Proper 17A Sermon (2020)

Proper 17 (Aug. 28-Sept. 3)
Texts: Matthew 16:21-28;
Romans 12:9-21


In Last Week’s Episode. . . .
Last week I began with the 1960’s TV series of Star Trek. This week another 60’s TV show: Remember Batman with Adam West? It was unusual for basically taking a one-hour drama and splitting into two half-hour episodes on Wednesday-Thursday nights. Wednesday would end with, “Tune in tomorrow at the same Bat-time and same Bat-channel.” Then, Thursday night began with a recap: ‘In last night’s episode, our hero and his sidekick. . . .’

The last two weeks is one of unusual times in the lectionary where they split one story into two parts over two Sundays. So we can begin today’s Act 2 with our own version of a recap: ‘In last week’s episode. . . . We saw our hero take his sidekicks to Caesarea Philippi, a highly-charged political spot, and ask them a highly politically-charged question about the “Son of Man,” a Jewish title for their hoped-for political hero. After a few minutes of dimness on the part of the disciples, being slow on the up-take, Peter finally gets the right answer: Jesus is the Messiah, their long-awaited superhero who’s come to save them from the bad guys.’

Well, we didn’t exactly put things in those terms last week, but the superhero shtick is not that far off. The Jewish people were tired of being everyone else’s political doormats. They longed for a time more like King David’s reign, when they had ruled themselves and that part of the world. The latest ruling-power, the Romans, were the biggest and baddest of all. It would take a superhero to defeat them. It would take someone with god-like powers — someone backed by God . . . like the Messiah

Last week, instead of the superhero theme, we used current events, namely, suggesting that this drama in Caesarea Philippi was like a nominating convention. Jesus wants to hear his disciples nominate him as Messiah, the liberating king. Peter does so. So this week we hear Jesus’ acceptance speech where he lays out his politics, his way of defeating the evil powers of empires.

Now on to This Week’s Episode, Where Jesus Shocks Us with His Politics. . . .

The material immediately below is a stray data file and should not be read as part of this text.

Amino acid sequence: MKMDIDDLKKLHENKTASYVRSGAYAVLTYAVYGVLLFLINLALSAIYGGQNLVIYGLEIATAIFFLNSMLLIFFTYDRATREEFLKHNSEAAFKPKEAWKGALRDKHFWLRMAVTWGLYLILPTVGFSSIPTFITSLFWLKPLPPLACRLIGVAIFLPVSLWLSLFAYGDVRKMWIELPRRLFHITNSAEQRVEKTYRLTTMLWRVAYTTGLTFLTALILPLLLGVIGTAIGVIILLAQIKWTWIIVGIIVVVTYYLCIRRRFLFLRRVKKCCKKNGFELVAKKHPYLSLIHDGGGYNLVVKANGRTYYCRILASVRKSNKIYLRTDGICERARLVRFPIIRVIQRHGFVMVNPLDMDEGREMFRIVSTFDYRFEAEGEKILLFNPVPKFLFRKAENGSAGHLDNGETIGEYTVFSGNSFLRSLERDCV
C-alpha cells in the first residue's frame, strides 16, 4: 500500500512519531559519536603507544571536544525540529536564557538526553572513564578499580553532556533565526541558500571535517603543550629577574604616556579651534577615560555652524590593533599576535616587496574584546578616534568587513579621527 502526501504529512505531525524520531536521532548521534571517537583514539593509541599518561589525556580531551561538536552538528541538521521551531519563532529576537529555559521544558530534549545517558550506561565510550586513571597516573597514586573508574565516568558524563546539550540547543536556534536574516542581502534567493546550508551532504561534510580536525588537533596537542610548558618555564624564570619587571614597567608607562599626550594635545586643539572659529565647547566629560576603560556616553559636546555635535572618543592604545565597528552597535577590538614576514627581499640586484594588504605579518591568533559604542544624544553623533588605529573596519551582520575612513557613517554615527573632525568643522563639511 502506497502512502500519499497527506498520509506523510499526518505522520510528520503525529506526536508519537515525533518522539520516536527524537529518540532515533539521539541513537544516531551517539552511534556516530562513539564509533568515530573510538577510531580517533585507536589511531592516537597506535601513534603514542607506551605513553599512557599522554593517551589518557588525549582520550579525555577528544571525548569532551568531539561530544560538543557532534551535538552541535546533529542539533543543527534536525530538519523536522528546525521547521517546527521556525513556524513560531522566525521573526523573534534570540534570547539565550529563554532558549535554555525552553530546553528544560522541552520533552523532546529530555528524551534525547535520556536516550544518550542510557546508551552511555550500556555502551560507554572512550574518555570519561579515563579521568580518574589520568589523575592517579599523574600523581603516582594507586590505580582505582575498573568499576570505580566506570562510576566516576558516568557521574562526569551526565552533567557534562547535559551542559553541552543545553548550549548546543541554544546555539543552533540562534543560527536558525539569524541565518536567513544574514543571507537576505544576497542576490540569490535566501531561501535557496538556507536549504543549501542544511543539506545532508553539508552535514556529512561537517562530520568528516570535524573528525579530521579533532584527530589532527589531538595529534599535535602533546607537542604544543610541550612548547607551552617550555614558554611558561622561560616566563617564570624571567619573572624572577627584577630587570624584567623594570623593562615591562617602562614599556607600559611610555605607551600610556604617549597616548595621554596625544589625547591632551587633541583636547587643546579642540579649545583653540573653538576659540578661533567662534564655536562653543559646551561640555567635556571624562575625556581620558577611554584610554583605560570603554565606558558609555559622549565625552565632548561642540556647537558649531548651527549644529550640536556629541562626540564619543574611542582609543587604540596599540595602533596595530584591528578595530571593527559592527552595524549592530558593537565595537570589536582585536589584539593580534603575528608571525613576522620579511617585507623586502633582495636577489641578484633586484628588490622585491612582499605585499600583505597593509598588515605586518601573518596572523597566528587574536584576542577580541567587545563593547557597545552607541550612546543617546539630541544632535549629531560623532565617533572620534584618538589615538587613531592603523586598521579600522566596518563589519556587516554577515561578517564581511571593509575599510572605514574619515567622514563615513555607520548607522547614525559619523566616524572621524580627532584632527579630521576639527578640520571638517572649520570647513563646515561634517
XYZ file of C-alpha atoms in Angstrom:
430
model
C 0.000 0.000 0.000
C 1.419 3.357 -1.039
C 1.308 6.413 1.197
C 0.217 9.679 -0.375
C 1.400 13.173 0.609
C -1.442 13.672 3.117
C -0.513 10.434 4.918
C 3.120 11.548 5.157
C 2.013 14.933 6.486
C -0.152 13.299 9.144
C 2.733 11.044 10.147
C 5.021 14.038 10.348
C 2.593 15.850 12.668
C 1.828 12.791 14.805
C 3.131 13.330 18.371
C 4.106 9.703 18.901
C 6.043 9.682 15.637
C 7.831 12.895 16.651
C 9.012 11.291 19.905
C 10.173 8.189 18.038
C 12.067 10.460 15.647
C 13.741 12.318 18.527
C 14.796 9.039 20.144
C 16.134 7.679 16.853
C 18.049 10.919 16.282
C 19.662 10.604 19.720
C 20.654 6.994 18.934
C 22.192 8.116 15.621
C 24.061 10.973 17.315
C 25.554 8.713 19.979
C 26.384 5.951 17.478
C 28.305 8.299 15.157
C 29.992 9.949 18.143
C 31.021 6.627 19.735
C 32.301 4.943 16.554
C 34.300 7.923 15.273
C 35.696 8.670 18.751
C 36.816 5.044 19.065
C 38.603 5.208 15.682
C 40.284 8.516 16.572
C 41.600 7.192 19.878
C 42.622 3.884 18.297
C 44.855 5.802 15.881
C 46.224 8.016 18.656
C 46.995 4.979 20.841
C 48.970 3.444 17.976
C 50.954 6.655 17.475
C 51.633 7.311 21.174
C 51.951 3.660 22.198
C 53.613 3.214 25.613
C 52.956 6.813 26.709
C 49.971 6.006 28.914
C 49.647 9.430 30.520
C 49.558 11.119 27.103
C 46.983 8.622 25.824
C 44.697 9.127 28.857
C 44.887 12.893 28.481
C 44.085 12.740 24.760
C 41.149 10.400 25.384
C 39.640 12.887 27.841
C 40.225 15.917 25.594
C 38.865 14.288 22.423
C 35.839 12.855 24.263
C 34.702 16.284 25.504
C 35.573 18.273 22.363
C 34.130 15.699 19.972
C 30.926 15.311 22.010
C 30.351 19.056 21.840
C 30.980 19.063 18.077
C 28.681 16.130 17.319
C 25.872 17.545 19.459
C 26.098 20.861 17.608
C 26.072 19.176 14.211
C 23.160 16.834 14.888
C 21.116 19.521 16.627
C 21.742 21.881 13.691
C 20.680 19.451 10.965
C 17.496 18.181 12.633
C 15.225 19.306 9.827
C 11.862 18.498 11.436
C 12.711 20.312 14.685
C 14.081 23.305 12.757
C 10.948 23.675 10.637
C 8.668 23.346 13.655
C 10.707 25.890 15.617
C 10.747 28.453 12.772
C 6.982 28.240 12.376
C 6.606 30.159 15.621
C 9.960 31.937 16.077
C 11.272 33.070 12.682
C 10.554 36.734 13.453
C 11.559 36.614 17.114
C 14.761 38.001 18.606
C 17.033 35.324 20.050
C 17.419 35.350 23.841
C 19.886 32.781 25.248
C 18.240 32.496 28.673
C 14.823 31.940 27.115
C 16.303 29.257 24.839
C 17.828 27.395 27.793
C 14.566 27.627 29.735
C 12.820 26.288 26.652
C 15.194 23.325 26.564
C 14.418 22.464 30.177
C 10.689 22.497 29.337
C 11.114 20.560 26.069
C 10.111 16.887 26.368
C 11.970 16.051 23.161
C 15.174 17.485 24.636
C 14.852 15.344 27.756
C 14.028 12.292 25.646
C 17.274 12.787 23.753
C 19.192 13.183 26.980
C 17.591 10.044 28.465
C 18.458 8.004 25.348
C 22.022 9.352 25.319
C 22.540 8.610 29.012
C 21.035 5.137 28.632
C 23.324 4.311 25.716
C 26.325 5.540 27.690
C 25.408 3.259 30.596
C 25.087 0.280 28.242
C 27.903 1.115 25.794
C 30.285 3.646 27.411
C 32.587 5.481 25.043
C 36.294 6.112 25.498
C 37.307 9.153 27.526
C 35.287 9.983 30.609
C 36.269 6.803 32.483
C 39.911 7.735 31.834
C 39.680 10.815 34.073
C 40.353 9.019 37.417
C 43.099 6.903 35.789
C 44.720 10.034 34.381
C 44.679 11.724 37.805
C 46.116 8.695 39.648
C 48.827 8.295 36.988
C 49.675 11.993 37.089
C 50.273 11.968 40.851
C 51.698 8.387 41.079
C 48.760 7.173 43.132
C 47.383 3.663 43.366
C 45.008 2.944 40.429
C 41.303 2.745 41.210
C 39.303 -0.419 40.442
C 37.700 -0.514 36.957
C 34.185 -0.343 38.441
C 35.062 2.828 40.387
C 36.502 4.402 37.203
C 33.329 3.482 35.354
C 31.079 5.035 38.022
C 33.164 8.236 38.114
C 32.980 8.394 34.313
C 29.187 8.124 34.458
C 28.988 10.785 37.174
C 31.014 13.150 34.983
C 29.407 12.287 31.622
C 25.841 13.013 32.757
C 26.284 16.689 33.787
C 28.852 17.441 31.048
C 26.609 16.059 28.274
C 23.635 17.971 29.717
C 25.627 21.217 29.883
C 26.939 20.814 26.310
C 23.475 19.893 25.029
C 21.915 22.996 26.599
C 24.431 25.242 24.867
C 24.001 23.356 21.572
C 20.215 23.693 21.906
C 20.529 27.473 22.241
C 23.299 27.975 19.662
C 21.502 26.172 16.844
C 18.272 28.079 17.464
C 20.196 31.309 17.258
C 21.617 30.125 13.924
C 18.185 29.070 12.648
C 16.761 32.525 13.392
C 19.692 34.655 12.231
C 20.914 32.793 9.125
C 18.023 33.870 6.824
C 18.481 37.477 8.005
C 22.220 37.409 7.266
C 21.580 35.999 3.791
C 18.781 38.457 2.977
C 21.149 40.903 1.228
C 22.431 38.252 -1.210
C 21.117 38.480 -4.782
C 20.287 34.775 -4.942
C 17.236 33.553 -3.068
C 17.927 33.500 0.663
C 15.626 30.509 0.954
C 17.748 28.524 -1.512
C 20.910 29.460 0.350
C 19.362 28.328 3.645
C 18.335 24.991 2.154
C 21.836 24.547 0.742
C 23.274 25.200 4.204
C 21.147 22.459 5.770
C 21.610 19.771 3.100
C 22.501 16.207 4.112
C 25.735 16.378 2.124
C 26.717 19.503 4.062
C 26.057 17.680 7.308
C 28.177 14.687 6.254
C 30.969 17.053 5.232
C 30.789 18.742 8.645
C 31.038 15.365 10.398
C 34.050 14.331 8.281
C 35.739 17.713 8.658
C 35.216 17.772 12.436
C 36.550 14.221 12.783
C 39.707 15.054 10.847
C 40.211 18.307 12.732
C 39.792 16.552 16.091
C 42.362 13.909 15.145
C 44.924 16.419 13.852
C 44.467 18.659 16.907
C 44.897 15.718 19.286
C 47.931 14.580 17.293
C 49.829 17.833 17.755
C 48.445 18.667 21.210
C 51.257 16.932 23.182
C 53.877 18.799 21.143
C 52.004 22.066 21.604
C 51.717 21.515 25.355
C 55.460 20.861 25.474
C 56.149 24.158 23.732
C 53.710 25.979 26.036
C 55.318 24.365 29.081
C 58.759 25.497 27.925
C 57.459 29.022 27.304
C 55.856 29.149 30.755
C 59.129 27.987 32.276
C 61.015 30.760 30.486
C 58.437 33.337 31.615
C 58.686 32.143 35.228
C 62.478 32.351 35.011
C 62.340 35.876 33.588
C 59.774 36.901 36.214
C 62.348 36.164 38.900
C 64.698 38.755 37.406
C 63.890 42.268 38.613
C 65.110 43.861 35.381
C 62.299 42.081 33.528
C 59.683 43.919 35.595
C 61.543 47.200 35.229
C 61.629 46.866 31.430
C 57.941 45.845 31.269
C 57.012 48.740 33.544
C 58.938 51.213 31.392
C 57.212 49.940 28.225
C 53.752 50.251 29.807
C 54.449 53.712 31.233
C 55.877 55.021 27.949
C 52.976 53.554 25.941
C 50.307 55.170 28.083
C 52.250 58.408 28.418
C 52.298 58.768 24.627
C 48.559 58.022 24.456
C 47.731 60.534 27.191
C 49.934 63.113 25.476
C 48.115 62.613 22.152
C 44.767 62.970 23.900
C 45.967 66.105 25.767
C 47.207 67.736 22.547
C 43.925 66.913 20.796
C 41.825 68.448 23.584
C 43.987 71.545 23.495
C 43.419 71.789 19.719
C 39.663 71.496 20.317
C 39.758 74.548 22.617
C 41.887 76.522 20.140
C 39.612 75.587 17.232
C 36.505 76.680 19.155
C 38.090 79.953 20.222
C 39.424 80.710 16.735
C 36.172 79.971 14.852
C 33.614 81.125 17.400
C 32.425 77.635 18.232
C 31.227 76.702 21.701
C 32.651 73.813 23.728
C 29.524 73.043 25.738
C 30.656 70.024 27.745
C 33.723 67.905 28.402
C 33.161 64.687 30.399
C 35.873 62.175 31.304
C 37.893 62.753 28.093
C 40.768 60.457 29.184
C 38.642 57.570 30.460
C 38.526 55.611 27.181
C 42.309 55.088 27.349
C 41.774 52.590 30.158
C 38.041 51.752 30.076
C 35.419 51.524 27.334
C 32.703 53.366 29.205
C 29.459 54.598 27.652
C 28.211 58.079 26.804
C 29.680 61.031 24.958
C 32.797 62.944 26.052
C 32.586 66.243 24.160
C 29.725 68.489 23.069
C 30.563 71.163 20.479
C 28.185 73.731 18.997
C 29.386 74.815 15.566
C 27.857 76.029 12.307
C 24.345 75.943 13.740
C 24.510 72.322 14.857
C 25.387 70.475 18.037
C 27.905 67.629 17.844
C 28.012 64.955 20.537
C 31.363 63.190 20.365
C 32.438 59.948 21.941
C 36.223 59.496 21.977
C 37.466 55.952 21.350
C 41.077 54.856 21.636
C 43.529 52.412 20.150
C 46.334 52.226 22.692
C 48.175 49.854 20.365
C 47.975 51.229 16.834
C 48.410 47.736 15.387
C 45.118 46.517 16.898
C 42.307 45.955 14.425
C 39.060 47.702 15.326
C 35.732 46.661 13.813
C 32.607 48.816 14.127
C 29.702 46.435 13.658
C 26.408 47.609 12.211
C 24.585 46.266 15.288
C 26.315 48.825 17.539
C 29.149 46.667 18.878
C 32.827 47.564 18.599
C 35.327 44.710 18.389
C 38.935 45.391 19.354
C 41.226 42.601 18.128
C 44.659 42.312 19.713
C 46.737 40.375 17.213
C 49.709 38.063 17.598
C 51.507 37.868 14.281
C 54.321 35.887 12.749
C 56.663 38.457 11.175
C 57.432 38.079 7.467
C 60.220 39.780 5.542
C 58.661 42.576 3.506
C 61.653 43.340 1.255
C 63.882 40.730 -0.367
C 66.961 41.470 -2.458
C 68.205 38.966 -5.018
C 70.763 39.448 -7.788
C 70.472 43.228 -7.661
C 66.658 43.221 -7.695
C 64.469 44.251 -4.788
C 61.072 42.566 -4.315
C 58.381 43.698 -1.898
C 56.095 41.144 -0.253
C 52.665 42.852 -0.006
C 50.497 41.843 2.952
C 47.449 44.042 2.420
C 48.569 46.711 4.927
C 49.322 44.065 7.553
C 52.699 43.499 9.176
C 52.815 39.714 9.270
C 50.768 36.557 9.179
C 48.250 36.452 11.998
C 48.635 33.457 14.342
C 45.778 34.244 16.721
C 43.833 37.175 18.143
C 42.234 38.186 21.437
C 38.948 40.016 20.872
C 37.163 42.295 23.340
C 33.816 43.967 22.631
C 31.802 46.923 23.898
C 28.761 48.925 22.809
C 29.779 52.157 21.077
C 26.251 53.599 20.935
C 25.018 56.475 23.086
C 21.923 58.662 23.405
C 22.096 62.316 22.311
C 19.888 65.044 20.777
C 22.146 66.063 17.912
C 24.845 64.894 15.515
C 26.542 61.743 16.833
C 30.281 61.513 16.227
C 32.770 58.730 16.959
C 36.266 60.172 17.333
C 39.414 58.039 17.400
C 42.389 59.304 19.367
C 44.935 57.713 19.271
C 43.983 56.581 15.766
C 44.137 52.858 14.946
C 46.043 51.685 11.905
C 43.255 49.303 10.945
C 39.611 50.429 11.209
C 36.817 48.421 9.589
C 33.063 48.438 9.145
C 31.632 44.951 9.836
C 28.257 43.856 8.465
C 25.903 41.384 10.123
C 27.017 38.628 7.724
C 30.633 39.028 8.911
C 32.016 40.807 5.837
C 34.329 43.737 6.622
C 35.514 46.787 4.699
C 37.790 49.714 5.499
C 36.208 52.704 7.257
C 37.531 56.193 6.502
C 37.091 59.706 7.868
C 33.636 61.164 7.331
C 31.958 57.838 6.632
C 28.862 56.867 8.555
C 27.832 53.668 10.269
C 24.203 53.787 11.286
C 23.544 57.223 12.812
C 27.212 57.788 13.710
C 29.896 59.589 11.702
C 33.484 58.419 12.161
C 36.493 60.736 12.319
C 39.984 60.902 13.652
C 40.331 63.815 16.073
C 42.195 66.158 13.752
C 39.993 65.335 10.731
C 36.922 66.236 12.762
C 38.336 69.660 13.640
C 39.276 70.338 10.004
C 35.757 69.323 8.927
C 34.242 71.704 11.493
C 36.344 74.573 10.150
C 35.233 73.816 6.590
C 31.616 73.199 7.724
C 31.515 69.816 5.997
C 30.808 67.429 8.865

So here’s the beginning of Jesus’ acceptance speech: “that he must go to Jerusalem and undergo great suffering at the hands of the elders and chief priests and scribes, and be killed, and on the third day be raised.”

Peter thinks, “Say what? That’s your platform, Jesus? That’s your politics? Suffer the violence of our enemies? What sense does that make?” We know what Peter is thinking because Matthew tells us his reaction. He is so bewildered by Jesus’ politics that he, the disciple, rebukes Jesus, the teacher. Matthew tells us part of the conversation, “God forbid it, Lord! This must never happen to you.” We might imagine him saying something like this, too: “Remember, you just said I’m right, Jesus, that you are the Messiah. That means you make our enemies suffer for what they’ve done to us — not that you suffer at their hands! How could that be?! God forbid it!”

Jesus rebukes Peter right back, “Get behind me, Satan! You are a stumbling block to me; for you are setting your mind not on divine things but on human things.” A better translation of that last bit would be, “for you are thinking not as God thinks but as human beings do.”

That’s the crux of the matter. Our thinking about politics are completely different than God’s thinking. That’s why Paul — in his politics of how to live together in Romans 12-13 — begins by telling us that we must “be transformed by the renewing of your minds, so that you may discern what is the will of God.” Our thinking needs to be transformed. Notice, too, that Paul begins his outline of Jesus-politics in the same place as Jesus. We read Paul’s opening line last week: “I appeal to you therefore, brothers and sisters, by the mercies of God, to present your bodies as a living sacrifice.” Living sacrifice. I believe this is Paul’s version of suffering violence, of taking up our crosses, of being willing to lose our lives for the sake of the world.

I think it would be helpful to chart out the startling, unimaginable differences between our typical human way of thinking about politics and God’s way of thinking:

It is important to see the interconnection of these politics with theology. Behind a politics of division is a theology of God favoring the rich and powerful who get to call the shots about what constitutes law and order. They use that theology to justify staying in power. Behind the shocking politics of suffering violence, on the other hand, is a very different theology, a God who favors the most vulnerable rather than the powerful. It’s like Martin Luther King put it, “None of us are truly free until we are all free. None of us truly has enough until everyone has enough.” This can only happen when we prioritize caring for the most vulnerable.

Is This What Jesus Teaches?